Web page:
Perhaps our gentle reader is unaware of the fact that The Daily D is read beyond the campus and that this is why Mr. Asch chooses to have his letters published there.

Duh! said...

If the D is read beyond campus by our gentle Anonymouse 3:43pm, s/he/it will have noted the election of four petition Trustees on a platform that included first and foremost attacks on the gross waste of College resources on an ever-expanding bureaucratic administration.

Beyond that, the D has been filled to the brim for years with attacks on the bloated administration.

Search for word "bloat" and you will come up with a dozen references in the past year or so, to wit:

http://thedartmouth.com/2008/03/07/opinion/verbumultimum/

"Dartmouth finds itself in a period of sleepy stagnancy. The College is plagued by administrative bloat, a shortage of faculty in the most popular departments, and the neglect of student interests and concerns....

Enjoy.

Waiting said...

If "Duh!" had paid attention during the elections of those for alumni trustees he/sh/it would know that they did not succeed by attacking College waste, let alone making that their central plank. Rodgers ran on "free speech," Zywicki ran on it too (along with Zete love), Robinson didn't have much of a platform but took a courageous stand against "political correctness," and Smith ran on class sizes, perceived universitization, student discipline, and (finally) administrative bloat.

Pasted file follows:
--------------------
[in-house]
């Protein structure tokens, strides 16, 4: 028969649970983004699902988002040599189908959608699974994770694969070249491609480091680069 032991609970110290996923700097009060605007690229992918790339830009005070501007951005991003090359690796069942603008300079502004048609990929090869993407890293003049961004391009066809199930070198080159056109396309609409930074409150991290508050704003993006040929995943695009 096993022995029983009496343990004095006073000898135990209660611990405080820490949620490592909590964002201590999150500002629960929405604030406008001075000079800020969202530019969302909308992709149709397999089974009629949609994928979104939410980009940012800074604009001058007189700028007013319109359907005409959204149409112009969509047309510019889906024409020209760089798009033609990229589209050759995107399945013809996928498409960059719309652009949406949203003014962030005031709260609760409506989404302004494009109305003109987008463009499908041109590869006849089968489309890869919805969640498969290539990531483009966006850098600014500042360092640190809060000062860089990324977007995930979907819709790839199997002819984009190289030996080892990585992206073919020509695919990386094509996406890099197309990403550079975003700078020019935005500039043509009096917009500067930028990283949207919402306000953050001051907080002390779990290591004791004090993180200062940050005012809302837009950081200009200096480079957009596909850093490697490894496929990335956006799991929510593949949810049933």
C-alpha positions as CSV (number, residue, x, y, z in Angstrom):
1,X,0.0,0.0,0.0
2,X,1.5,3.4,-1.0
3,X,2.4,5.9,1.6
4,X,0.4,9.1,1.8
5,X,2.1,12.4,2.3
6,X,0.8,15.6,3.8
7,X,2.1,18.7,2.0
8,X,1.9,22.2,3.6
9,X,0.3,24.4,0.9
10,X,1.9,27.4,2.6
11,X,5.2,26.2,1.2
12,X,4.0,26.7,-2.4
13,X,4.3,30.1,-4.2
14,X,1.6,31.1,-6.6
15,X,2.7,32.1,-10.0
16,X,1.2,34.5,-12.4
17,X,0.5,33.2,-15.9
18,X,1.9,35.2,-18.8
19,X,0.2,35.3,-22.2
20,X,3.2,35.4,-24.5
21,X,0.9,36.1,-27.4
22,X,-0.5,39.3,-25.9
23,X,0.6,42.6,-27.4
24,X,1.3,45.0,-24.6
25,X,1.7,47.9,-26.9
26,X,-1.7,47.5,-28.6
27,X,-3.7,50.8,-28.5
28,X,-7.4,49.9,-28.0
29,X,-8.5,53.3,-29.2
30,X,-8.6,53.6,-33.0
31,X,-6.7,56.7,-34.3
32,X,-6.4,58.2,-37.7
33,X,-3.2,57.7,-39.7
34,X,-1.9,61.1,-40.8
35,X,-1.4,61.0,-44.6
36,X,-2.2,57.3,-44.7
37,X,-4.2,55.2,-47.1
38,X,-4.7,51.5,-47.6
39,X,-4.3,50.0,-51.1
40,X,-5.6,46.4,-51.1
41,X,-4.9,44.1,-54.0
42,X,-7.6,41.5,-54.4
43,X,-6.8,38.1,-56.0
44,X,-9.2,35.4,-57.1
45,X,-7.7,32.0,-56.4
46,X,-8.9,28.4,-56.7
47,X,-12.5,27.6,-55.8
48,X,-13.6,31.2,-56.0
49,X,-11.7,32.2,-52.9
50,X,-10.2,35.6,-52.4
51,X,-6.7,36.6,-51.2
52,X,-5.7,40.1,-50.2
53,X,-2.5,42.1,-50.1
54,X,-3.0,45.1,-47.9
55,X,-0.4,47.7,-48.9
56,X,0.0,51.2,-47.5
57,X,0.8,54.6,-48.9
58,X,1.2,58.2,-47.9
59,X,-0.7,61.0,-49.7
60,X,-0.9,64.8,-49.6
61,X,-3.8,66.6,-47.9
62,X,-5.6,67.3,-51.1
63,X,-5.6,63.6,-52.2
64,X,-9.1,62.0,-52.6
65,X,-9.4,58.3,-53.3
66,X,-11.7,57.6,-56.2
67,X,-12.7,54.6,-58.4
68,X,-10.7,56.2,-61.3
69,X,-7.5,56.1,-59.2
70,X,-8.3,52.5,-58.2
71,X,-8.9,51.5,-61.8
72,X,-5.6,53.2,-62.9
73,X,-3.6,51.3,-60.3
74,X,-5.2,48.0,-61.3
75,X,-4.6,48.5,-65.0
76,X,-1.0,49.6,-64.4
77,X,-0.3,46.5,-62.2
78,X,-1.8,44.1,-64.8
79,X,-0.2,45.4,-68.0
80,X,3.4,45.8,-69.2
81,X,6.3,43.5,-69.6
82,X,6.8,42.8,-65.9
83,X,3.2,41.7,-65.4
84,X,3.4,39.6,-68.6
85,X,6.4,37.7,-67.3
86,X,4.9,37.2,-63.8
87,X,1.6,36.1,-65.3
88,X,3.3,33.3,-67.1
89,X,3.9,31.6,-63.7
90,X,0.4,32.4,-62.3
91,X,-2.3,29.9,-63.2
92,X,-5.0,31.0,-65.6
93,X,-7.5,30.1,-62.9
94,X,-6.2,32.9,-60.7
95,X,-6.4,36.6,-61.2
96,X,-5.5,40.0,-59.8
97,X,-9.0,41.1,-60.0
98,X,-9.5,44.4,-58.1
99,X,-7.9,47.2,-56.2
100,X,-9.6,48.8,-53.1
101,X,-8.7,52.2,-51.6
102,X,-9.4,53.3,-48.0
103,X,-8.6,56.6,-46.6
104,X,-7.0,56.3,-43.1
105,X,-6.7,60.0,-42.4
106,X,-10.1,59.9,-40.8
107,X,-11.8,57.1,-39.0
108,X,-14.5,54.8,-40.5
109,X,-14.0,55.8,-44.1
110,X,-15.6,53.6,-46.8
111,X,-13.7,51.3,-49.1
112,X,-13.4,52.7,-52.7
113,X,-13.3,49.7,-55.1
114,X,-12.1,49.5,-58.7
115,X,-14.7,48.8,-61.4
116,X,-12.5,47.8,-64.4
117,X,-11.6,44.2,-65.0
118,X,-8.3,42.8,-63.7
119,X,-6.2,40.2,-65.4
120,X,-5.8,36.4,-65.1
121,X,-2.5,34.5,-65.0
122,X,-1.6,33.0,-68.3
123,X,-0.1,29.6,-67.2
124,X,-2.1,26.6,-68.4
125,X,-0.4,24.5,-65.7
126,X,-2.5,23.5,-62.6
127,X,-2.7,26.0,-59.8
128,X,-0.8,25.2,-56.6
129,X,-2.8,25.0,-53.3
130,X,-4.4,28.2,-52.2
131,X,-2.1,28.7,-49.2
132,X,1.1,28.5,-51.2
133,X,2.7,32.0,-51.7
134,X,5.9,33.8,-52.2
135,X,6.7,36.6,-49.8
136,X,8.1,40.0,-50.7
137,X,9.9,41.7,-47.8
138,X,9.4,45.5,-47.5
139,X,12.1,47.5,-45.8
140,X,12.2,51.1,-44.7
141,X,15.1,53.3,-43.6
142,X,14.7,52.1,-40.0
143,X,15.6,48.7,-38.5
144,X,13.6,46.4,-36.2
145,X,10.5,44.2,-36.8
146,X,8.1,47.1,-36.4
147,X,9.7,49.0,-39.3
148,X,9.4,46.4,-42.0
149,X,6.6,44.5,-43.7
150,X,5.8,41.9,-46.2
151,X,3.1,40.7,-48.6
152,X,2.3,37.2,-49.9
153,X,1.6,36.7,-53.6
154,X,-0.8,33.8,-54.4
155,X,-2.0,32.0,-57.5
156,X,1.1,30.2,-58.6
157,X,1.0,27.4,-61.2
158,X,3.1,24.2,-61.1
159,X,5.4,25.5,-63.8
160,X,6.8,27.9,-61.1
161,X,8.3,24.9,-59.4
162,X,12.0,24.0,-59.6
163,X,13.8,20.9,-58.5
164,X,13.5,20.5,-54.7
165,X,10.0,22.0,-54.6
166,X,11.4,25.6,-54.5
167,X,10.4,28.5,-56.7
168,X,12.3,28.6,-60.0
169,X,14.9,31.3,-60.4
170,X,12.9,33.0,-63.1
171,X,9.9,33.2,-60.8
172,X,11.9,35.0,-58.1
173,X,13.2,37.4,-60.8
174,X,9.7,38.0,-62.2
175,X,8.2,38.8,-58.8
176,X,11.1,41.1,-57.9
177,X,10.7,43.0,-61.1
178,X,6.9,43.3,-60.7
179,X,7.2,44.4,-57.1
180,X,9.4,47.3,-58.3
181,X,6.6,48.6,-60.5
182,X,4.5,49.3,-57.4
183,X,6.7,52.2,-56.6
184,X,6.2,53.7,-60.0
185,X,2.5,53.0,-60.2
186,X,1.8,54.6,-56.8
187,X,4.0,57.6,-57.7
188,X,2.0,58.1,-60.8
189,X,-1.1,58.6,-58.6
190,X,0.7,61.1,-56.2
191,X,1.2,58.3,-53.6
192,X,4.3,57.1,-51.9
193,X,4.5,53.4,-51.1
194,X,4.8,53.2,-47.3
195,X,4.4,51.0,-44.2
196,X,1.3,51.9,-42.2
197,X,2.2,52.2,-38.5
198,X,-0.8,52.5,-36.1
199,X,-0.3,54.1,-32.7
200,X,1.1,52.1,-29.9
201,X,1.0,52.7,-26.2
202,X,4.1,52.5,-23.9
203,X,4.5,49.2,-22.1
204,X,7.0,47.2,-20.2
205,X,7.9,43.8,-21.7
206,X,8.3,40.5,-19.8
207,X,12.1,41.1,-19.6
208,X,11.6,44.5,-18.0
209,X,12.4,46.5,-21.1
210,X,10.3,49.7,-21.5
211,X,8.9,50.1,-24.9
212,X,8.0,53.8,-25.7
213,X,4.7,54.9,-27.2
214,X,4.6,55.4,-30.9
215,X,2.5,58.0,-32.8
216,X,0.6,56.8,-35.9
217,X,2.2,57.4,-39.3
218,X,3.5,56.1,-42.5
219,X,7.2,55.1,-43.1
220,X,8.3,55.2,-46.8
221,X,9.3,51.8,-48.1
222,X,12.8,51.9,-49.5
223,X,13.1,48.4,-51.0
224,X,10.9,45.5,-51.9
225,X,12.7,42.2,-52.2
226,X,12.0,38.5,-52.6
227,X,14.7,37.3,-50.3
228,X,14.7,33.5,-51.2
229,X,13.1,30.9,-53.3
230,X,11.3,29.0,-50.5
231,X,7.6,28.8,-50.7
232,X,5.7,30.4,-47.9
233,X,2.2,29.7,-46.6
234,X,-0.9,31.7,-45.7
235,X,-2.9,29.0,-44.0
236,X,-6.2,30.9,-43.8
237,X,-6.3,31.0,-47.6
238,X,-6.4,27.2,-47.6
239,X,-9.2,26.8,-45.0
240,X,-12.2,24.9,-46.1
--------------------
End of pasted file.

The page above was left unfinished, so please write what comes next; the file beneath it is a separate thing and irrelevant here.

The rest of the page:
Why don't you read the D's smackdown of Joe Asch today, written by Barry Scherr? He shows the fallacy in assuming, as Asch did, that raw growth in an administration budget line is necessarily bad or necessarily outpaces the norm or the growth in undeniably beneficial areas, like faculty.

Anonymous said...

"Waiting" falls into the same trap as the Provost, making the assumption that following the "norm" or even above-the-norm "best practicies" of other elite universities justifies the level and allocation of College resources.

Accepting the proposition that we should judge on whether resources add value or not (Thanks "Waiting"), independent of their growth from past levels, one still questions what all those deputy special assistant deans do with their time, and why multiple departments having nearly-identical missions cannot be merged. Simply look at the various organization charts and job descriptions, and then try to justify the present levels. Ask students why they have so much difficulty navigating the bureaucracy. Provost Scherr has no leg to stand on when one takes the time to look beneath the covers.

Anonymous said...

One example among many: Are the custodial tasks and janitorial personnel for classrooms and dormitories so different that two separate departments are required to oversee them, one an area within "Facilities, Operations, and Management" and another within "Residential Life"?

Anonymous said...

Name one other employer who gives an unskilled worker with only 10 years of service a nearly-half-year severance. (4+2*10) It's nice to be wealthy, even if a bit poorer than in the past.